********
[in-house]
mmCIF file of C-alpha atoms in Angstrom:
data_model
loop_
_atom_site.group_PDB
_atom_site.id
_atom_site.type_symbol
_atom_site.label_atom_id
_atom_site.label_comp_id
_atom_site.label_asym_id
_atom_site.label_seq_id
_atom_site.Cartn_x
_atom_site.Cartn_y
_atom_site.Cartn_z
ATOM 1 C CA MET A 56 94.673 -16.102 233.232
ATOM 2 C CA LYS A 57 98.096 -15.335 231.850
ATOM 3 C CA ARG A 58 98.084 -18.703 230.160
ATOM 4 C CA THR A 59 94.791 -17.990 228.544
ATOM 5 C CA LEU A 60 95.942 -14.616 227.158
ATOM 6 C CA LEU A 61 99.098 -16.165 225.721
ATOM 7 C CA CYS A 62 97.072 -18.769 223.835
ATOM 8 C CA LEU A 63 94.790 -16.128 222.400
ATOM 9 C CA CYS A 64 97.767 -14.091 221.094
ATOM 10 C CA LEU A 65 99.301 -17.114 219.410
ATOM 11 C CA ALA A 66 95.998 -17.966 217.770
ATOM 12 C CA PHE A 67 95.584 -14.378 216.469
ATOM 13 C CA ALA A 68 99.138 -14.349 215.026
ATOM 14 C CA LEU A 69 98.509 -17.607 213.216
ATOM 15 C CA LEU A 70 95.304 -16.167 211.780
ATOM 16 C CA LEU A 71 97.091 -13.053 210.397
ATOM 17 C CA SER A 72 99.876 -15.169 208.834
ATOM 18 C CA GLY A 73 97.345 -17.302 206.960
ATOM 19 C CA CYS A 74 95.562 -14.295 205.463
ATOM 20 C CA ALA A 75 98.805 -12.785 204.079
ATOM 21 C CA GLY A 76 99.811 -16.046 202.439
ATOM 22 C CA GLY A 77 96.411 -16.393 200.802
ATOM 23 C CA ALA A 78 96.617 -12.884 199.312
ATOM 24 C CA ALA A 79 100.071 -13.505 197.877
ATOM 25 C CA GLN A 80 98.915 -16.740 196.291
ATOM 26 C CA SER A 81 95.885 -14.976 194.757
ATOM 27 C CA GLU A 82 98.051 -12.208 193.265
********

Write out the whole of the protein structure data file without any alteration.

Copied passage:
[in-house]
mmCIF file of C-alpha atoms in Angstrom:
data_model
loop_
_atom_site.group_PDB
_atom_site.id
_atom_site.type_symbol
_atom_site.label_atom_id
_atom_site.label_comp_id
_atom_site.label_asym_id
_atom_site.label_seq_id
_atom_site.Cartn_x
_atom_site.Cartn_y
_atom_site.Cartn_z
ATOM 1 C CA MET A 56 94.673 -16.102 233.232
ATOM 2 C CA LYS A 57 98.096 -15.335 231.850
ATOM 3 C CA ARG A 58 98.084 -18.703 230.160
ATOM 4 C CA THR A 59 94.791 -17.990 228.544
ATOM 5 C CA LEU A 60 95.942 -14.616 227.158
ATOM 6 C CA LEU A 61 99.098 -16.165 225.721
ATOM 7 C CA CYS A 62 97.072 -18.769 223.835
ATOM 8 C CA LEU A 63 94.790 -16.128 222.400
ATOM 9 C CA CYS A 64 97.767 -14.091 221.094
ATOM 10 C CA LEU A 65 99.301 -17.114 219.410
ATOM 11 C CA ALA A 66 95.998 -17.966 217.770
ATOM 12 C CA PHE A 67 95.584 -14.378 216.469
ATOM 13 C CA ALA A 68 99.138 -14.349 215.026
ATOM 14 C CA LEU A 69 98.509 -17.607 213.216
ATOM 15 C CA LEU A 70 95.304 -16.167 211.780
ATOM 16 C CA LEU A 71 97.091 -13.053 210.397
ATOM 17 C CA SER A 72 99.876 -15.169 208.834
ATOM 18 C CA GLY A 73 97.345 -17.302 206.960
ATOM 19 C CA CYS A 74 95.562 -14.295 205.463
ATOM 20 C CA ALA A 75 98.805 -12.785 204.079
ATOM 21 C CA GLY A 76 99.811 -16.046 202.439
ATOM 22 C CA GLY A 77 96.411 -16.393 200.802
ATOM 23 C CA ALA A 78 96.617 -12.884 199.312
ATOM 24 C CA ALA A 79 100.071 -13.505 197.877
ATOM 25 C CA GLN A 80 98.915 -16.740 196.291
ATOM 26 C CA SER A 81 95.885 -14.976 194.757
ATOM 27 C CA GLU A 82 98.051 -12.208 193.265